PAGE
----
With a sensitive issue comes the need for great sensitivity and accuracy. And so it was with the bushfires.

Miranda Devine obliged, calling for greenies to be strung up:

So many people need not have died so horribly. The warnings have been there for a decade. If politicians are intent on whipping up a lynch mob to divert attention from their own culpability, it is not arsonists who should be hanging from lamp-posts but greenies.

And if lynching seemed a bit OTT, she also recommended legal means for attacking greens: “…there is an opening now in Victoria for a predatory legal firm with a taste for David v Goliath class actions.”

The Australian‘s Caroline Overington, sent many moving messages from the frontline using her twitter account. This was not one of them:

They used to have chickens, but they were gone, too. We found one, completely cooked, on its side, lying like a roast chicken.

Fox News found the Osama angle:

But, like everyone else, we really just want to talk about Sam the koala and Dave the fireman. Aww.

CFA volunteer David Tree helped quench Sam’s thirst after some fires. Pictures were taken. The story, too cute to resist, traversed the globe. But things are perhaps not as they seem…

Yesterday, The Hez went big on their “amazing reunion”.

Today they went one better. Megan McNaught, writing in the Herald Sun, found the love angle just in time for Valentine’s Day.

Koala Sam — a global face of the Victorian bushfires — has found love, as claims the stricken animal was not in the bushfires were scotched. She has fallen in love – with a koala called Bob who is another refugee of this week’s bushfires.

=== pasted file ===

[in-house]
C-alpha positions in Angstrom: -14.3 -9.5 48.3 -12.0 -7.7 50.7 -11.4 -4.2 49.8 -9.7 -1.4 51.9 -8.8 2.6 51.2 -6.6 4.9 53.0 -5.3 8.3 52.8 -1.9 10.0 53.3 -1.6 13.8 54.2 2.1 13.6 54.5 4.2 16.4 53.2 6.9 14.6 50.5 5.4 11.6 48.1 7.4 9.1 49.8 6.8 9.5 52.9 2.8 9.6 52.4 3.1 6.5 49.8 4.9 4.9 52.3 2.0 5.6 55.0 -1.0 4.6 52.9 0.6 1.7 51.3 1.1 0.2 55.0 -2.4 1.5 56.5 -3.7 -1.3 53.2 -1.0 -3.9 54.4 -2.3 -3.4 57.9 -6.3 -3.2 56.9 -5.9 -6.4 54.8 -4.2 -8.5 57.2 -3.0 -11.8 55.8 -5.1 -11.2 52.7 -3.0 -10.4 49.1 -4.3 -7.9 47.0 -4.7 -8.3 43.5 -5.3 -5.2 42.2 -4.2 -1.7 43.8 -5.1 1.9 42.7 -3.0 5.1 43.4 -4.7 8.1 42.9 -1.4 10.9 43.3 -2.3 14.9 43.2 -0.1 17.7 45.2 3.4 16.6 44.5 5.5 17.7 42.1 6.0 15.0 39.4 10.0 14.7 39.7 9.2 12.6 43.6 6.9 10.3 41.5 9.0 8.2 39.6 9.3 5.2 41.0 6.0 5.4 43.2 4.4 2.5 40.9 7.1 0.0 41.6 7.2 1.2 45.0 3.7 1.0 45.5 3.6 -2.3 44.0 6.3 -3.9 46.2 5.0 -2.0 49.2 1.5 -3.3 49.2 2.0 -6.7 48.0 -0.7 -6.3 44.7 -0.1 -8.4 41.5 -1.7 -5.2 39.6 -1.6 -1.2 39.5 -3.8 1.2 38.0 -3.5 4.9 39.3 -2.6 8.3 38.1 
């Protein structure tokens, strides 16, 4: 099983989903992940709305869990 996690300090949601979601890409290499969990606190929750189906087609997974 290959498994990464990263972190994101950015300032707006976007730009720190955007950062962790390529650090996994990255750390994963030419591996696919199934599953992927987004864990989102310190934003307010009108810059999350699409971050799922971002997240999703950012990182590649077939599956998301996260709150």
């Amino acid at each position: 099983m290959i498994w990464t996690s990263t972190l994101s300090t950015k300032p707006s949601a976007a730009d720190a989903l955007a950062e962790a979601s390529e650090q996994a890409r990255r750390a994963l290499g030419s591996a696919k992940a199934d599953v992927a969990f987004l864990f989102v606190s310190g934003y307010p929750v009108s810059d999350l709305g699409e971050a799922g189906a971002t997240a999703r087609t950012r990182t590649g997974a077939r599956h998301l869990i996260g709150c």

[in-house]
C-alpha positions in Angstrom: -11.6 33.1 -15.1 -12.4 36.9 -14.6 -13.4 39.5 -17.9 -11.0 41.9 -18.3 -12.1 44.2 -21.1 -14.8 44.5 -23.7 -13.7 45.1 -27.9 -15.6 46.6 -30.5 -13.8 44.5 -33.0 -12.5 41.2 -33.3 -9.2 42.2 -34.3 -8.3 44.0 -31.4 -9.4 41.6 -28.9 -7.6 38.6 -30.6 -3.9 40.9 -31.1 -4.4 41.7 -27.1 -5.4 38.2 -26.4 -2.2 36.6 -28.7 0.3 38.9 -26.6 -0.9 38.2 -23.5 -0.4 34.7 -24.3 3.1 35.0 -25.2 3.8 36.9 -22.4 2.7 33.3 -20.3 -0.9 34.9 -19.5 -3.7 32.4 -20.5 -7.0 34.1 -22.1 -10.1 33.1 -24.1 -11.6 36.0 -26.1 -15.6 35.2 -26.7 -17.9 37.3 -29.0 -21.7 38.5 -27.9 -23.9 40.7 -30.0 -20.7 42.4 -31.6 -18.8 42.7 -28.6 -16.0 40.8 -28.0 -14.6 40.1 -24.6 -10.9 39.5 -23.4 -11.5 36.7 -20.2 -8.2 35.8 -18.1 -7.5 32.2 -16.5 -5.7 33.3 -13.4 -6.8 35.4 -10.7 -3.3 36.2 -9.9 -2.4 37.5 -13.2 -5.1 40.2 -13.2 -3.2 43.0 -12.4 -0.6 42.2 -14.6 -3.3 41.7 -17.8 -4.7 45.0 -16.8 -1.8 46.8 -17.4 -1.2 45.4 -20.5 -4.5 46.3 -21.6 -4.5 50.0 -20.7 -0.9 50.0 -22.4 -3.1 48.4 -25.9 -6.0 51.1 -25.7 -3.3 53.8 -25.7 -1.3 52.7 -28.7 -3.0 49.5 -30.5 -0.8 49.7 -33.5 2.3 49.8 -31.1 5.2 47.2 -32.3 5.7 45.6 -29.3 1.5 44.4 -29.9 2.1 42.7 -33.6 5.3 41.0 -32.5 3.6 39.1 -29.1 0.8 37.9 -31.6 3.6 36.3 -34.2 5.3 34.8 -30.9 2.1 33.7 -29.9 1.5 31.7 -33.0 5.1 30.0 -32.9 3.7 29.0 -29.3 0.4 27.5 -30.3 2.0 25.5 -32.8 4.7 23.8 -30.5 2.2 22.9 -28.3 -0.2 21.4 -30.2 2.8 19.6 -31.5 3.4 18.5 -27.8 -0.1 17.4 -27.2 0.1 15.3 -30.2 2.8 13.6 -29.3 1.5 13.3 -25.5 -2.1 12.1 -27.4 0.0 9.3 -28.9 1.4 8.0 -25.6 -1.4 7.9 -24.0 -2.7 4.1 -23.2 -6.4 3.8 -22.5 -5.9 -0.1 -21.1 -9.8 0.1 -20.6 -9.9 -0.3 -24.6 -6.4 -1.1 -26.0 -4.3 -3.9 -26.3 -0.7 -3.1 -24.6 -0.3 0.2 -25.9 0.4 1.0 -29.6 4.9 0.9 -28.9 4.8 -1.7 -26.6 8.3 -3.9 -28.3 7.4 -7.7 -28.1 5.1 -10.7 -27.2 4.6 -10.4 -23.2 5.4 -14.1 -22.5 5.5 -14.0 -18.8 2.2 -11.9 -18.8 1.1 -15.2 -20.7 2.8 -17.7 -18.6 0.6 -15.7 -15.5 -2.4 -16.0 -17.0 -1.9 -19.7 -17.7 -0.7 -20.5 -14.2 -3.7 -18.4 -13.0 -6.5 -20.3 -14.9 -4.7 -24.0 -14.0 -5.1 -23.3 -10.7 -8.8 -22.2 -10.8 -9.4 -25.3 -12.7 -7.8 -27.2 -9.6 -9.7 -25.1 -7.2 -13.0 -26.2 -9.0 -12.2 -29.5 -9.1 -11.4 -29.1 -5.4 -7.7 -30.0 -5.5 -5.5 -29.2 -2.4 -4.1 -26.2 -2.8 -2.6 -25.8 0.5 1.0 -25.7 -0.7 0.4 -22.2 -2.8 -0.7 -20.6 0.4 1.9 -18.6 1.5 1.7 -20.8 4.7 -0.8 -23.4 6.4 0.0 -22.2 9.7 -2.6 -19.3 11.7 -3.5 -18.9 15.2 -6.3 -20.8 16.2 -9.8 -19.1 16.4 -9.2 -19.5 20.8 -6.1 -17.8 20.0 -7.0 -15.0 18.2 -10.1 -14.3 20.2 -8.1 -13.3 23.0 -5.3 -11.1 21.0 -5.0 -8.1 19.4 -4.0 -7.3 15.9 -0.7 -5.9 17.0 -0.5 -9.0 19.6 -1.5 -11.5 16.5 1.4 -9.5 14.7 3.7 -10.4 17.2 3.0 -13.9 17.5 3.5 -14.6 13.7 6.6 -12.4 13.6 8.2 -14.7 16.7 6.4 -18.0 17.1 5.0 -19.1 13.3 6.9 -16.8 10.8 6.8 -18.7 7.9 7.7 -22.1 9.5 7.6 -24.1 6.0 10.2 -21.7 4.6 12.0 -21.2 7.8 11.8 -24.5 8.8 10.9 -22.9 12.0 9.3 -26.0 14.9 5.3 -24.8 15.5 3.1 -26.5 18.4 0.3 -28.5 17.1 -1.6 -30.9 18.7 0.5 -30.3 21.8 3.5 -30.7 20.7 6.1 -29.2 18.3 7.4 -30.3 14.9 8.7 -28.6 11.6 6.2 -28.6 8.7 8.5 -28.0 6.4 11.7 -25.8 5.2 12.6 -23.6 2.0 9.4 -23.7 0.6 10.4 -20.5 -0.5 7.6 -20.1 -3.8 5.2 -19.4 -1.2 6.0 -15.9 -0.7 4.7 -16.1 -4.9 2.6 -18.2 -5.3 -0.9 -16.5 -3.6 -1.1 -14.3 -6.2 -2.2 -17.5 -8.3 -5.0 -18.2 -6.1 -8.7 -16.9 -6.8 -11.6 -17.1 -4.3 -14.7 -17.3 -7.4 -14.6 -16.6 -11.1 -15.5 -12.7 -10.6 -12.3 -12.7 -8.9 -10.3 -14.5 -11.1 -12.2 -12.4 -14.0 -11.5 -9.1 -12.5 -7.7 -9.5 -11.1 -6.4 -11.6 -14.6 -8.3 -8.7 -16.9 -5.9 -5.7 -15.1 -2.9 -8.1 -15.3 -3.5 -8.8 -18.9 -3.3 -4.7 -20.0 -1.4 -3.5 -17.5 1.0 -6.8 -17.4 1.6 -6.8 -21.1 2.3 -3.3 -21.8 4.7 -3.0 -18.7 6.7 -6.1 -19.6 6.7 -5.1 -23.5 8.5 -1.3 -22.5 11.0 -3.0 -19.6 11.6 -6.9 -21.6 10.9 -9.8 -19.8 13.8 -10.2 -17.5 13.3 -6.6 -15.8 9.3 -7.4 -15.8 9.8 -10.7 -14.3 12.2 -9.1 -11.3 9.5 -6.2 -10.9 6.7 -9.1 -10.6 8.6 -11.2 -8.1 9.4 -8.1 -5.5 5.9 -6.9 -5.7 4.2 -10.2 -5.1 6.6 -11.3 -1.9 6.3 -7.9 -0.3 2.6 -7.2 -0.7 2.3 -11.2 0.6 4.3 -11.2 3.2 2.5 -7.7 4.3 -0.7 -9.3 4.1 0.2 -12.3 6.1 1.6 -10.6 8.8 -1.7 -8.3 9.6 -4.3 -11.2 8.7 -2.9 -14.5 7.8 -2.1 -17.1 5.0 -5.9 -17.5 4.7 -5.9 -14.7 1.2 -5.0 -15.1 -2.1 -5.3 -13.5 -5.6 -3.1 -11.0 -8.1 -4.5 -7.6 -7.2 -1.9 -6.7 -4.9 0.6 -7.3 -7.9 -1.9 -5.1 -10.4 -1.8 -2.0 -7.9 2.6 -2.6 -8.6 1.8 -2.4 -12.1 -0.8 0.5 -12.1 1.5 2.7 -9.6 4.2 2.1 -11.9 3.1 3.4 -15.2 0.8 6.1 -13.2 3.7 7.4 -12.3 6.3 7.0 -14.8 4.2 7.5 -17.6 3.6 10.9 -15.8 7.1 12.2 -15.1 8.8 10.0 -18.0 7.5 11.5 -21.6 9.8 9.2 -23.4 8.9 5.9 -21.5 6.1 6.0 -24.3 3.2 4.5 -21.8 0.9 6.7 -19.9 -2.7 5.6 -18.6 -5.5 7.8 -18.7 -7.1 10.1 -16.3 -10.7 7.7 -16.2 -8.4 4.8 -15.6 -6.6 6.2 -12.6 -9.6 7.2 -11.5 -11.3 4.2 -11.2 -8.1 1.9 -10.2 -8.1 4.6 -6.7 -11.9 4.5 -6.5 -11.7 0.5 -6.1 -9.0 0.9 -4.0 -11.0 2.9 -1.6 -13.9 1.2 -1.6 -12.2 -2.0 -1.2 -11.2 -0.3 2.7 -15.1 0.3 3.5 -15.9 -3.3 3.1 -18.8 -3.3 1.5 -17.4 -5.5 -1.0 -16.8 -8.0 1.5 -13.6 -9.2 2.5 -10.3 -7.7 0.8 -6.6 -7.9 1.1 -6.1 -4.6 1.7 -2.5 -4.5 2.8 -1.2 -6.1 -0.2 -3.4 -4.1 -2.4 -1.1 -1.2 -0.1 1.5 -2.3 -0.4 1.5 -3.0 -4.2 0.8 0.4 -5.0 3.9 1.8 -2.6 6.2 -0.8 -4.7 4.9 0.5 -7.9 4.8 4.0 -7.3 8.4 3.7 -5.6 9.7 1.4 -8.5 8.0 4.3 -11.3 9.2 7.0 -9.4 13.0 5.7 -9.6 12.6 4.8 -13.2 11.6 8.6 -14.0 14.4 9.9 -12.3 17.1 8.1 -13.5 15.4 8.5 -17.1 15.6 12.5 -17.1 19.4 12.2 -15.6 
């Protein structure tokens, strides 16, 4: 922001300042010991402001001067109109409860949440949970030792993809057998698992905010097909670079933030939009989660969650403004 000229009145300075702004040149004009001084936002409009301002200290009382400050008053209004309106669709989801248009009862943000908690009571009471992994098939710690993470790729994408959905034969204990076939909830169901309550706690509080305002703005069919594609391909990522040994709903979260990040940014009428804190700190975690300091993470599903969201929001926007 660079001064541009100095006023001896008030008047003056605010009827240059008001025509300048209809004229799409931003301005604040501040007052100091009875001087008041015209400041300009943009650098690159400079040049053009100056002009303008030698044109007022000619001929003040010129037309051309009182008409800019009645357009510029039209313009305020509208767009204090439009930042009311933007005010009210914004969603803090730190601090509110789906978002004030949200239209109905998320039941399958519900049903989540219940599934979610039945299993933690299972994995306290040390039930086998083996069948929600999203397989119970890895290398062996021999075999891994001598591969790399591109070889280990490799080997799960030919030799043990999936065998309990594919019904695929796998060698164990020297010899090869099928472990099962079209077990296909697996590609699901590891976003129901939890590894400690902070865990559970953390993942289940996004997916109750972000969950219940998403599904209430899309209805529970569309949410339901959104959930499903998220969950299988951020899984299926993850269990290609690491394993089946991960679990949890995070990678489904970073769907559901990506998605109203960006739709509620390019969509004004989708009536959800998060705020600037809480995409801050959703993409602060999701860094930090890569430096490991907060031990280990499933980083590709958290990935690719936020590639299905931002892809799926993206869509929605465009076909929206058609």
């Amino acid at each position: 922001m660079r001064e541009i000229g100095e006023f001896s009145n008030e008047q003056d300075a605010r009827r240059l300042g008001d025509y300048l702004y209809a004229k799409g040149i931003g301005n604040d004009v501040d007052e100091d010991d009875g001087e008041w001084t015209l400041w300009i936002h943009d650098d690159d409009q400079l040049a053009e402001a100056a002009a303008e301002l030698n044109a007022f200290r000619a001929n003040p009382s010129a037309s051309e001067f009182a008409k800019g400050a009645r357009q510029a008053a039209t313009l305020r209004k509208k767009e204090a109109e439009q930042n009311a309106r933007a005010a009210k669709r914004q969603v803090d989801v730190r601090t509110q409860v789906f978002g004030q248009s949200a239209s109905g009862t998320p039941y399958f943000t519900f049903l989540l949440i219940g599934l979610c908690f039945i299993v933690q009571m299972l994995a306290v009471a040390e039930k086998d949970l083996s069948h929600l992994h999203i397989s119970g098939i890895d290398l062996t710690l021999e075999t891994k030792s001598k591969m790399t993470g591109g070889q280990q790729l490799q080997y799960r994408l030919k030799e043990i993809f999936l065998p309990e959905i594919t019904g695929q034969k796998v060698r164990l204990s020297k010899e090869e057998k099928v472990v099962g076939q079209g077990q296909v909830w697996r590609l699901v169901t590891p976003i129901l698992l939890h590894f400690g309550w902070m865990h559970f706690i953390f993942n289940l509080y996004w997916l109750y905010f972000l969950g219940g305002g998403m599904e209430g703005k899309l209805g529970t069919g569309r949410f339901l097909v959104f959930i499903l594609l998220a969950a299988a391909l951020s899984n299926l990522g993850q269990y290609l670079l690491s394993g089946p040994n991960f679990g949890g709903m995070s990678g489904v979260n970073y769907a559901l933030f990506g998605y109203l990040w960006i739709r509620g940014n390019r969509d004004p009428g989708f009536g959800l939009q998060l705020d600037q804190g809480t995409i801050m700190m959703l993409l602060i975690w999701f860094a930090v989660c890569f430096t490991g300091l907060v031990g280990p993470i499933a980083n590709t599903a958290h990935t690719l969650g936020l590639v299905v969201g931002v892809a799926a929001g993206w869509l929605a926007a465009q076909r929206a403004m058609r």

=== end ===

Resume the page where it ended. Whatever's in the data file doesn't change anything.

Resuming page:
The pair now share a cage and have a lot in common, both have survived terrifying bushfires and both have burnt and bandaged feet.

(Which makes us worry for their long-term prospects. To quote Sandra Bullock in Speed , “relationships that start under intense circumstances, they never last.”)

McNaught also poured scorn on those who would question Sam’s claim to fame:

After she captured the attention of the world some sceptics have emerged that want to take the gloss off her fame. They claim Sam was not in a bushfire affected area when the footage was taken. This is not that case. The famous photographs and footage were taken at Mirboo North near Boolarra where 31 houses were destroyed by bushfire just days before they gripped the rest of the state.

She is referring to sceptics (journos?) like Prue Vincent who clarified in The Smage that the video was “actually taken in the week leading up to the deadliest bushfires in Australian history, during preventative backburning operations”.

No-one’s claiming Sam wasn’t in a bushfire-affected area, just that it wasn’t one associated with Black Saturday, which is the conclusion an onlooker would draw from most of the reporting on the Koala quench.

McNaught herself wrote about Sam on 11 February: “Sam became the most famous koala in the world when firefighter David Tree stopped to give him a drink amid the devastation of the Victoria fires.”

In fact, the photo was taken on 1 February, six days before the Victoria-wide fires broke out (the fires most people would associate with the term “Victoria fires”). It doesn’t make the Koala any less cute or any less thirsty. And who’s to say that symbolism can’t sometimes transcend accuracy when it serves a higher cause, like highlighting the plight of animals caught in bushfires.

But it is a reminder that even in times of tragedy we should continue to question the story behind the story.